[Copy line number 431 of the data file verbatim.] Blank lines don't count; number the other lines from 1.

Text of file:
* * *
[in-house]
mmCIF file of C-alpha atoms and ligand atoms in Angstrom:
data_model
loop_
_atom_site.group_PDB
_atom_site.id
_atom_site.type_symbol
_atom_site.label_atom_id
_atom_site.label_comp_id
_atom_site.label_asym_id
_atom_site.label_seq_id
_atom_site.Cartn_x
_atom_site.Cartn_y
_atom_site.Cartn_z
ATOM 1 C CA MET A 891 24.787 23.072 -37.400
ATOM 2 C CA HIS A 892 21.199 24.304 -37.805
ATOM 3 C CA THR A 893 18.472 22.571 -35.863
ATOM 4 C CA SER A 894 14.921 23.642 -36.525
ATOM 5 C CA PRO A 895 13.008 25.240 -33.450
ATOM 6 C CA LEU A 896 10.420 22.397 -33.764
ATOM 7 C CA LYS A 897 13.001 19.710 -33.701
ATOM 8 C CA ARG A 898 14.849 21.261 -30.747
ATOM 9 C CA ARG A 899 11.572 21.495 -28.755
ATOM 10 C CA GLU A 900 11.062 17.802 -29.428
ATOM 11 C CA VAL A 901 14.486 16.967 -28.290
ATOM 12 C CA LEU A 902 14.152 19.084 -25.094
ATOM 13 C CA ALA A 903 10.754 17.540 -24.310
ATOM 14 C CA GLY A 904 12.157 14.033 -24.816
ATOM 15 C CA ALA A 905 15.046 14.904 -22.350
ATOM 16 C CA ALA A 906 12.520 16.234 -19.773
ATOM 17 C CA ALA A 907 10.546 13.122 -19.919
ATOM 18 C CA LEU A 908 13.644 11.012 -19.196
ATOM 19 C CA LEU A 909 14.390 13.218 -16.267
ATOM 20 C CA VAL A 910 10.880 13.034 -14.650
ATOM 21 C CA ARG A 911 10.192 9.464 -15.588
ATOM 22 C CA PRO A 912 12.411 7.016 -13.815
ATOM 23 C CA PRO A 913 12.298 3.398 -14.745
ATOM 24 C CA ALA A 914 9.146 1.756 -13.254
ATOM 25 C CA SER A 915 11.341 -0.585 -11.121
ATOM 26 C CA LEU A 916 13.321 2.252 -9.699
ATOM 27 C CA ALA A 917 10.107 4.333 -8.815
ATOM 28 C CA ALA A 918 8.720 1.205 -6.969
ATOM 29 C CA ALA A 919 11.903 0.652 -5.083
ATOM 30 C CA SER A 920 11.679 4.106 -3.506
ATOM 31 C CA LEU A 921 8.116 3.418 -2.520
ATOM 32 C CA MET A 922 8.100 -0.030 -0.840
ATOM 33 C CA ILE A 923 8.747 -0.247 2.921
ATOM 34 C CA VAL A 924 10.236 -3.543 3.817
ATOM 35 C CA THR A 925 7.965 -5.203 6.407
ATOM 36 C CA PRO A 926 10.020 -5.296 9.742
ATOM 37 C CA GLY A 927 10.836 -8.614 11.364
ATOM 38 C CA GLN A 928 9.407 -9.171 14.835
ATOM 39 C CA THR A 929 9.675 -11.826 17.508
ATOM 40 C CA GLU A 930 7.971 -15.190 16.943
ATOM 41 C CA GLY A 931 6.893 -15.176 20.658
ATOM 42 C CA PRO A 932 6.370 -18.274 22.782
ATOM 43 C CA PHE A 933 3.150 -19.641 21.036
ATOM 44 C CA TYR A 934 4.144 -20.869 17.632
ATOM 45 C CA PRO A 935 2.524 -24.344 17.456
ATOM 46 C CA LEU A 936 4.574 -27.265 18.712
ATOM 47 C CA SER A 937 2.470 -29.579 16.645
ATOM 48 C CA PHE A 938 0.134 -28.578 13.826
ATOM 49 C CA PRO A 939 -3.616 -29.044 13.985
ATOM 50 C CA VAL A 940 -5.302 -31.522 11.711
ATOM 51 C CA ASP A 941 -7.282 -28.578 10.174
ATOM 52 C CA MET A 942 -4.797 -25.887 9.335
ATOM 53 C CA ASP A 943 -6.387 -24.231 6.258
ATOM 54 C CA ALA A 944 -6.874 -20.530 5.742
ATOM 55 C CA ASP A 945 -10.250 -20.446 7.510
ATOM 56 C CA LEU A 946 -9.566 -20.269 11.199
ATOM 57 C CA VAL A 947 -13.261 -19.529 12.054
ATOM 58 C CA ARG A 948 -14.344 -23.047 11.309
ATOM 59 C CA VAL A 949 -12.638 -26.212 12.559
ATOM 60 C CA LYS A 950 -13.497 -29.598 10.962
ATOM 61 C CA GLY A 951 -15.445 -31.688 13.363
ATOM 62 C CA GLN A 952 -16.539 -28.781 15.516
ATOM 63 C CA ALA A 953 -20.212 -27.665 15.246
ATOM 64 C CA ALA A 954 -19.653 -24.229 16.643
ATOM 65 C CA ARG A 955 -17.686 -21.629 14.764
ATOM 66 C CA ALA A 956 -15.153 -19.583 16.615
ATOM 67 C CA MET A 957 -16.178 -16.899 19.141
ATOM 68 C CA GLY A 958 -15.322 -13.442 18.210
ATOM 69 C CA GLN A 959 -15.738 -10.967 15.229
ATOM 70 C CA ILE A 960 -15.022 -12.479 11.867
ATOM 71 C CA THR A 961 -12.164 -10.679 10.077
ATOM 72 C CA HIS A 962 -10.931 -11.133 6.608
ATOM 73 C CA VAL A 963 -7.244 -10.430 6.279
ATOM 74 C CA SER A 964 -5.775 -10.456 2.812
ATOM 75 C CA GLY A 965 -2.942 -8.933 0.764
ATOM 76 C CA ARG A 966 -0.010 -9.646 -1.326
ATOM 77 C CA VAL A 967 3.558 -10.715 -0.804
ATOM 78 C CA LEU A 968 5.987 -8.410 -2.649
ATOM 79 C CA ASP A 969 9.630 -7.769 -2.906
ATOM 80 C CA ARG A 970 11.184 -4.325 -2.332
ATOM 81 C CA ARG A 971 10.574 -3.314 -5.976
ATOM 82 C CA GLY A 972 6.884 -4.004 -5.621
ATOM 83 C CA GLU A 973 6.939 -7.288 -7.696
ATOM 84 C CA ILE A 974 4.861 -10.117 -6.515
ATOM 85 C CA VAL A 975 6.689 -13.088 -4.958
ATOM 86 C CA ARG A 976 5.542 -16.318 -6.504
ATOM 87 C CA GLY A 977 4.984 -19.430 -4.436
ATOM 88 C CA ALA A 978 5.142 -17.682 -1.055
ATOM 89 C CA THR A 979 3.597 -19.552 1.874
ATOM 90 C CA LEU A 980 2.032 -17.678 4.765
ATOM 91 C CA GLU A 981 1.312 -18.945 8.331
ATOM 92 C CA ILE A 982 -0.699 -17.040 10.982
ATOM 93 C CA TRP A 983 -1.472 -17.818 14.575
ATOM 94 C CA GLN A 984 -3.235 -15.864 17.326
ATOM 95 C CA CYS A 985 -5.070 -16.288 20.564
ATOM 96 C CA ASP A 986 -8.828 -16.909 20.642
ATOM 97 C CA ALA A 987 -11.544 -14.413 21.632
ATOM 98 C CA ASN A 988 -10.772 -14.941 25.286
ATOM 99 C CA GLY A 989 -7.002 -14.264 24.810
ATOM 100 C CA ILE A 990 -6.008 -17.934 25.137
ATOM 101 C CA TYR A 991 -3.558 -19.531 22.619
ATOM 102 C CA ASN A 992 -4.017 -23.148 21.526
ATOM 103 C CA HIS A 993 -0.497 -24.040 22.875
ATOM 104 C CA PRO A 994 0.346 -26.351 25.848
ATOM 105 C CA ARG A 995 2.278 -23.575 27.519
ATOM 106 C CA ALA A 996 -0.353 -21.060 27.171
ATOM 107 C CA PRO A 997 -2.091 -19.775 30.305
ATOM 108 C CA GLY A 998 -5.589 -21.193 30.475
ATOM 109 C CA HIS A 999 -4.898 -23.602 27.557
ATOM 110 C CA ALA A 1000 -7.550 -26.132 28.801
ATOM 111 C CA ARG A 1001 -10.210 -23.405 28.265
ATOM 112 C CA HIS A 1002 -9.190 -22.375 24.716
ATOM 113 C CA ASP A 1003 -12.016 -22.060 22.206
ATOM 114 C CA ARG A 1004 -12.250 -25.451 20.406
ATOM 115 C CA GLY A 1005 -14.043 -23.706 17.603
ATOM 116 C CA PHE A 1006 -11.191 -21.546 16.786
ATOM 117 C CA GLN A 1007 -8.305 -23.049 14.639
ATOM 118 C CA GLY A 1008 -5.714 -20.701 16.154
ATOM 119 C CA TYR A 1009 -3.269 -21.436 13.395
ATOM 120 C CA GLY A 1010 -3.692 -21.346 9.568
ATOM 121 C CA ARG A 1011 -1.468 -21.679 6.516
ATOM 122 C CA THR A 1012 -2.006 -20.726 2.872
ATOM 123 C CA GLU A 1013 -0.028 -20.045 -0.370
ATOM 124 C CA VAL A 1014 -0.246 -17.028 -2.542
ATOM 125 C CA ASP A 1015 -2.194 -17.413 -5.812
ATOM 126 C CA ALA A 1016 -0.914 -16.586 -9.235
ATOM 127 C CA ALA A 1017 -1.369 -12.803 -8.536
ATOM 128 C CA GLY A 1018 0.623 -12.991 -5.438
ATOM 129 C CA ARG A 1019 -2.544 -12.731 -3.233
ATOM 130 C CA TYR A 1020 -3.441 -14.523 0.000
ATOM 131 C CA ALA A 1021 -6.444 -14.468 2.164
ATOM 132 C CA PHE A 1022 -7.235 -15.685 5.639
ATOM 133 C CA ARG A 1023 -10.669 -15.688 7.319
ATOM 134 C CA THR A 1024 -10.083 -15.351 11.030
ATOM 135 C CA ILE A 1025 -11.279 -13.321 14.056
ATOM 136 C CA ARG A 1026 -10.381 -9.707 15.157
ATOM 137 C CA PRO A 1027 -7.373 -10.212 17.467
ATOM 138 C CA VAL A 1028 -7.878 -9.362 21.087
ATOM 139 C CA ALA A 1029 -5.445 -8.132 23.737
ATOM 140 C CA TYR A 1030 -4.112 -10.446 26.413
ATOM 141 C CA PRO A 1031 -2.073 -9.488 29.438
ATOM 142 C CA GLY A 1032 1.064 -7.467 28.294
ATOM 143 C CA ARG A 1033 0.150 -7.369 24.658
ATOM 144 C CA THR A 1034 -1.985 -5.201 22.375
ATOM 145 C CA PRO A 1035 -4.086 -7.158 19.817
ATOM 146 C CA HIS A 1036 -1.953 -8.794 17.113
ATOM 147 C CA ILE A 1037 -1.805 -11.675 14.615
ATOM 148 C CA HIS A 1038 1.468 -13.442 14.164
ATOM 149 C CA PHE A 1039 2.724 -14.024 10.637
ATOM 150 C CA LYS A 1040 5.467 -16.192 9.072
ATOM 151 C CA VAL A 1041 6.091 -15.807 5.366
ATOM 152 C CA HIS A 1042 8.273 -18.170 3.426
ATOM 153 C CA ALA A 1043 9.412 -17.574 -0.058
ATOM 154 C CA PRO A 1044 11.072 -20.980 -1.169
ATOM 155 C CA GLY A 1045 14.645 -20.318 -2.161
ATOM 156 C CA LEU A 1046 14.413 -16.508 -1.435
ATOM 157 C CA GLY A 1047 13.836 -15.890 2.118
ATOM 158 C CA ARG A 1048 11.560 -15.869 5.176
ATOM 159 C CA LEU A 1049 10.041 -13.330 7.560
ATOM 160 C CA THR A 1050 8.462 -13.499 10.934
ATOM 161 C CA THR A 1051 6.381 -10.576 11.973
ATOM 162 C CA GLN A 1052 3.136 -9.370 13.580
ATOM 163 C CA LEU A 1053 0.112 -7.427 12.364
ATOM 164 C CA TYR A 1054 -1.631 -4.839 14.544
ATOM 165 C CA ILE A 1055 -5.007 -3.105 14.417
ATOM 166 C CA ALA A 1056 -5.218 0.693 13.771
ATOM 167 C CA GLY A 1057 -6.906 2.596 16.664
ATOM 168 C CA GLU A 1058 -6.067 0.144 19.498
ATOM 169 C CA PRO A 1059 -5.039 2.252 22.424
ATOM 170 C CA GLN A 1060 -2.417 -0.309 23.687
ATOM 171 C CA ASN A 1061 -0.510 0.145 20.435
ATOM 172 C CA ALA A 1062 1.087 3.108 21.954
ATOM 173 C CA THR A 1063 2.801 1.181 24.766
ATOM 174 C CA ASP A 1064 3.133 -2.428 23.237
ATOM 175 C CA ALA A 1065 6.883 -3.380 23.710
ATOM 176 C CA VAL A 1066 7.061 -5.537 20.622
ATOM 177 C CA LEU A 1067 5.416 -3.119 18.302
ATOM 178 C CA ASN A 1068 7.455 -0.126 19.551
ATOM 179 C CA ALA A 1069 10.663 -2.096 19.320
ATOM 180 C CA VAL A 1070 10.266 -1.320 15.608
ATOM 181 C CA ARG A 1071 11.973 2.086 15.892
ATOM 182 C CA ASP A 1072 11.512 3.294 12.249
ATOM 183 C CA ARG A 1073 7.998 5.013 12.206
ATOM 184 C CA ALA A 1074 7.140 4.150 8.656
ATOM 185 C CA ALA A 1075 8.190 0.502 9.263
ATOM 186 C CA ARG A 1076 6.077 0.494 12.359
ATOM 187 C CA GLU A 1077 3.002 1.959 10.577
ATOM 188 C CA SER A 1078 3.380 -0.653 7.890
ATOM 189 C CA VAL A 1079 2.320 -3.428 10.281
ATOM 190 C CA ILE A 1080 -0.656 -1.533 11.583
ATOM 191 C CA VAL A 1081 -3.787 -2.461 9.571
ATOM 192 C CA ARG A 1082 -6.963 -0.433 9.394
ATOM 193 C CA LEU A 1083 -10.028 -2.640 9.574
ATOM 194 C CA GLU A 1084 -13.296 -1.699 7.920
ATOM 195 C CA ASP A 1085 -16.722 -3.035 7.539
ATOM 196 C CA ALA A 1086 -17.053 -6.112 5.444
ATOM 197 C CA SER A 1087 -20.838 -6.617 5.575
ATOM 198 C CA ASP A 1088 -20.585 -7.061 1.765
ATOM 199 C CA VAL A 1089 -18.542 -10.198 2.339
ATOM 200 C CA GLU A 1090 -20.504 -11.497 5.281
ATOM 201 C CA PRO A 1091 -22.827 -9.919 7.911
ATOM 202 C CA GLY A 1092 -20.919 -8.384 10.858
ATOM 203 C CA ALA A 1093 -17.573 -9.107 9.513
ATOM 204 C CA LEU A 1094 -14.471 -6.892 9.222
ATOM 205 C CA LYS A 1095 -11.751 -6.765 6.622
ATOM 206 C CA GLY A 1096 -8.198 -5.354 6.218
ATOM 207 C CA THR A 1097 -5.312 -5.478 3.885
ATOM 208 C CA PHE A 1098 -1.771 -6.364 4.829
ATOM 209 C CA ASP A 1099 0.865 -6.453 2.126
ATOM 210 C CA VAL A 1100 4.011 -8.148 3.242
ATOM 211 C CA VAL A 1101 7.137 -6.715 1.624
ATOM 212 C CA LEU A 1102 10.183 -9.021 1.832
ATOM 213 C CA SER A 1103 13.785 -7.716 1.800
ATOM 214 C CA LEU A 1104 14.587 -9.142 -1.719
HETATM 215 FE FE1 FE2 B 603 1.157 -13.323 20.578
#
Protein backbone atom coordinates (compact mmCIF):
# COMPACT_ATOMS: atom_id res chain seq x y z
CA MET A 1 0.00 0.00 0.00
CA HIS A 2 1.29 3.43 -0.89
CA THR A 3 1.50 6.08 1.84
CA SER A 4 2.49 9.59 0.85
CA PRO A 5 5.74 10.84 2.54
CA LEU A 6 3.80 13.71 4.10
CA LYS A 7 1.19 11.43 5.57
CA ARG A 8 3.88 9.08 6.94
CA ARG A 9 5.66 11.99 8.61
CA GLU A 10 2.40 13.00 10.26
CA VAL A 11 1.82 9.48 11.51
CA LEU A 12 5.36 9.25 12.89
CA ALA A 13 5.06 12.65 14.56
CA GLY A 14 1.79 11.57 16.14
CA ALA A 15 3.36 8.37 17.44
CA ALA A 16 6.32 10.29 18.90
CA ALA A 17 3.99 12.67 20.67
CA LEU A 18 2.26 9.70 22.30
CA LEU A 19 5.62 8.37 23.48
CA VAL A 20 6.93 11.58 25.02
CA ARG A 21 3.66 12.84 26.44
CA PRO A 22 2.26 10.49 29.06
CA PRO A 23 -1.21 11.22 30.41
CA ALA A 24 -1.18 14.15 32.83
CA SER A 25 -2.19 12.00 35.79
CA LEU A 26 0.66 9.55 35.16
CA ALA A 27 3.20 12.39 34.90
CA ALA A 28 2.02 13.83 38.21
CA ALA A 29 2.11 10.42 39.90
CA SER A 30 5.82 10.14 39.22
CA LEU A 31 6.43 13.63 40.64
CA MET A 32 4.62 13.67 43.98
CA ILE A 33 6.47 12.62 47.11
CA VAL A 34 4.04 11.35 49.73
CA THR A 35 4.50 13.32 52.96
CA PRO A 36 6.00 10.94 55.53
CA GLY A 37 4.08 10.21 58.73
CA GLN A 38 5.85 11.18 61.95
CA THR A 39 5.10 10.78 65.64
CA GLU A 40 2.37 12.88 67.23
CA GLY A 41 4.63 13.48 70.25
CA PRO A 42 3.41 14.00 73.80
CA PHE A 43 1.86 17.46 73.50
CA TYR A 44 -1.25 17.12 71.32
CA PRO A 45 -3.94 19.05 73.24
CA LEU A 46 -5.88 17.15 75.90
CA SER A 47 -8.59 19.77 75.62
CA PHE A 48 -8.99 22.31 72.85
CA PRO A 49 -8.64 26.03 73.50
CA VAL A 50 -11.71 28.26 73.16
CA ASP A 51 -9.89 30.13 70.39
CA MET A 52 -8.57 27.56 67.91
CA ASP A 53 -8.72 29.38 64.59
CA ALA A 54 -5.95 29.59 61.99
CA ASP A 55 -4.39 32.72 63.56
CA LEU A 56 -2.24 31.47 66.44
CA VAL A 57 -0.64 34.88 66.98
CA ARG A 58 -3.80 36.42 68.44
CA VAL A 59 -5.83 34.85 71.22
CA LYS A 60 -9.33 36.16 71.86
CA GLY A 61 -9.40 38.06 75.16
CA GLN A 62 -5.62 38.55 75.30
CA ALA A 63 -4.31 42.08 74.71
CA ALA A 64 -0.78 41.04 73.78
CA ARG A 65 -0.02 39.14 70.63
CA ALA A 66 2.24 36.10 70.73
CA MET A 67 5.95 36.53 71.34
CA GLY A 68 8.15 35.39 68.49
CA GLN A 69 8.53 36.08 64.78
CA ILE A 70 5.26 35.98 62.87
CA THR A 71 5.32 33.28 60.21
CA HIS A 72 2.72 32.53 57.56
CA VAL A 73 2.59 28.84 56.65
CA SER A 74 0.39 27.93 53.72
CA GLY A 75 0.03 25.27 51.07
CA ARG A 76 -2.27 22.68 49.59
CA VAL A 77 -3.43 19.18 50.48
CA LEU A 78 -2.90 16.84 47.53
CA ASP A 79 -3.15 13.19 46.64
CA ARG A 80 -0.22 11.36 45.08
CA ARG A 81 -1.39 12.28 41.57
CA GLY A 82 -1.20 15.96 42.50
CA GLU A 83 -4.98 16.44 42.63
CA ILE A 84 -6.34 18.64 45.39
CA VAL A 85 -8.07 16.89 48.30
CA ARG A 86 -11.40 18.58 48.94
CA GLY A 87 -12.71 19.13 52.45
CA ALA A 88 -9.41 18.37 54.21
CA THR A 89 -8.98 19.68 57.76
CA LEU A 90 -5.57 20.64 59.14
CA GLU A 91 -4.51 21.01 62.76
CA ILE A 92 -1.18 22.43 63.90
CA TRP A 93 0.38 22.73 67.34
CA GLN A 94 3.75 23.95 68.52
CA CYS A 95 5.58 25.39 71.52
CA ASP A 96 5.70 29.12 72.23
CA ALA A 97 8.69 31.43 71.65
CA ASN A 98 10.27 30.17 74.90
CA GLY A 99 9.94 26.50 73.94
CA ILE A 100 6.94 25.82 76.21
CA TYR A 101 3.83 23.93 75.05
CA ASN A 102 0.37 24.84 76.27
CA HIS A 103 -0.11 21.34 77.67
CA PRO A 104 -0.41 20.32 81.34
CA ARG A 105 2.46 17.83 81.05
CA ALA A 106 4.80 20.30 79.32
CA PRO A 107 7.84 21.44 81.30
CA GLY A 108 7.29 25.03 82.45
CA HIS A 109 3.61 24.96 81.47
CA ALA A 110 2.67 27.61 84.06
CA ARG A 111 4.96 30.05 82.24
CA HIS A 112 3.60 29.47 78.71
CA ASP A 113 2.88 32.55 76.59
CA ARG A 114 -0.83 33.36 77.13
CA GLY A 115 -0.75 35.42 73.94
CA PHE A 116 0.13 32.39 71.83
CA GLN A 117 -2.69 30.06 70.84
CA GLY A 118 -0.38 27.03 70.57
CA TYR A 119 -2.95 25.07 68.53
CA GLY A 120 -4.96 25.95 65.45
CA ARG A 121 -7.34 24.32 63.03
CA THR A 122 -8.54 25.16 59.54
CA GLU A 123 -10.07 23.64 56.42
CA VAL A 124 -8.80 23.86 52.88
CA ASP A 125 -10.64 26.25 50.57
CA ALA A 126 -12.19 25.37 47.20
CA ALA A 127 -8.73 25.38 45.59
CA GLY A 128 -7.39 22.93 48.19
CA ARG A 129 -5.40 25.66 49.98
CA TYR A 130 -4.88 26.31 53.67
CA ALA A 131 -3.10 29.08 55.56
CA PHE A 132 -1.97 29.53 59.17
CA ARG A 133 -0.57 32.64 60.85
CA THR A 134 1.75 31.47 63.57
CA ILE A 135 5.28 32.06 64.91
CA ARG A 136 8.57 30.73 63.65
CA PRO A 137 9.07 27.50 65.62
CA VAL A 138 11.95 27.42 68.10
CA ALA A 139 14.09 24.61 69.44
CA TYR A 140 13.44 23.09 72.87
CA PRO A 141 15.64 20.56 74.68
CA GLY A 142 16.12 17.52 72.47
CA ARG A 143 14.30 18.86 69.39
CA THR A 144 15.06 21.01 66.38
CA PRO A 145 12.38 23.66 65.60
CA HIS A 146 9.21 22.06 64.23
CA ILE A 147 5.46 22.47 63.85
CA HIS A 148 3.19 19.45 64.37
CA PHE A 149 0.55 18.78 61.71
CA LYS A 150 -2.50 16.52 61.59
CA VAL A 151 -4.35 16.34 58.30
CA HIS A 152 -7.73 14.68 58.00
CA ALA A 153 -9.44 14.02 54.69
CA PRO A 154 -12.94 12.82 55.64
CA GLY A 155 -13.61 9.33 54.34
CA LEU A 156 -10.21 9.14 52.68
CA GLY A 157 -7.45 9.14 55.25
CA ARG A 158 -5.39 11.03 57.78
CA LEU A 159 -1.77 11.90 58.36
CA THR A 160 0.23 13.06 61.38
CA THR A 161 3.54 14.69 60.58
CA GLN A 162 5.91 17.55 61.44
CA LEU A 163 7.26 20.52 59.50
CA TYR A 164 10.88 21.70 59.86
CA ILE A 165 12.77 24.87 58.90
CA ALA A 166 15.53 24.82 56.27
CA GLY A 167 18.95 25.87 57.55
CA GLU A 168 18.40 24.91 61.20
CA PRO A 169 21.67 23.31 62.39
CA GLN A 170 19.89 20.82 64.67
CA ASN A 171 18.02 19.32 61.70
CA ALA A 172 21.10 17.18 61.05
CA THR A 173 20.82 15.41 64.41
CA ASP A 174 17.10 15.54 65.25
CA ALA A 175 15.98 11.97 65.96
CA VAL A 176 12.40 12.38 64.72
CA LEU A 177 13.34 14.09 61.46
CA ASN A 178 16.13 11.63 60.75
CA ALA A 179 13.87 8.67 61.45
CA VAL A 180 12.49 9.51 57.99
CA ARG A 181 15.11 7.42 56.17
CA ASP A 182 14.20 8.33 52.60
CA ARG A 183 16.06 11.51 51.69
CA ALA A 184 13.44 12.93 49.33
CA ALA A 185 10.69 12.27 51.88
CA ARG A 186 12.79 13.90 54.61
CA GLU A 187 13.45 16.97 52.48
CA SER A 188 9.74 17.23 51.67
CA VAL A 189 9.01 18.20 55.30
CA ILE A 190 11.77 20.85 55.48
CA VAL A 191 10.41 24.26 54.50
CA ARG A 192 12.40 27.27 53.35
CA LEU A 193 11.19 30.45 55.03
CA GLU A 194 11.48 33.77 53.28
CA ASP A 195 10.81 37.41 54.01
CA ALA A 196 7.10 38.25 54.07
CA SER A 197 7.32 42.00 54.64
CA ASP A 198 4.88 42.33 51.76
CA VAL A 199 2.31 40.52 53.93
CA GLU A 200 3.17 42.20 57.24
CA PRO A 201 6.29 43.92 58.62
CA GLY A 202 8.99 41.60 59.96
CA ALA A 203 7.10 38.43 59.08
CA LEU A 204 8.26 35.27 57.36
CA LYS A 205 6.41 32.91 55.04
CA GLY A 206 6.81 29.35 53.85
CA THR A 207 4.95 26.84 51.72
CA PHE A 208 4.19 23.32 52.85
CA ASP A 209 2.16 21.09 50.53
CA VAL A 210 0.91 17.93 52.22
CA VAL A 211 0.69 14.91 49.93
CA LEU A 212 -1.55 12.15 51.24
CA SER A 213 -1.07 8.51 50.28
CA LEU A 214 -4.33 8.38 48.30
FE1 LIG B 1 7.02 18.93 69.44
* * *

CA VAL A 199 2.31 40.52 53.93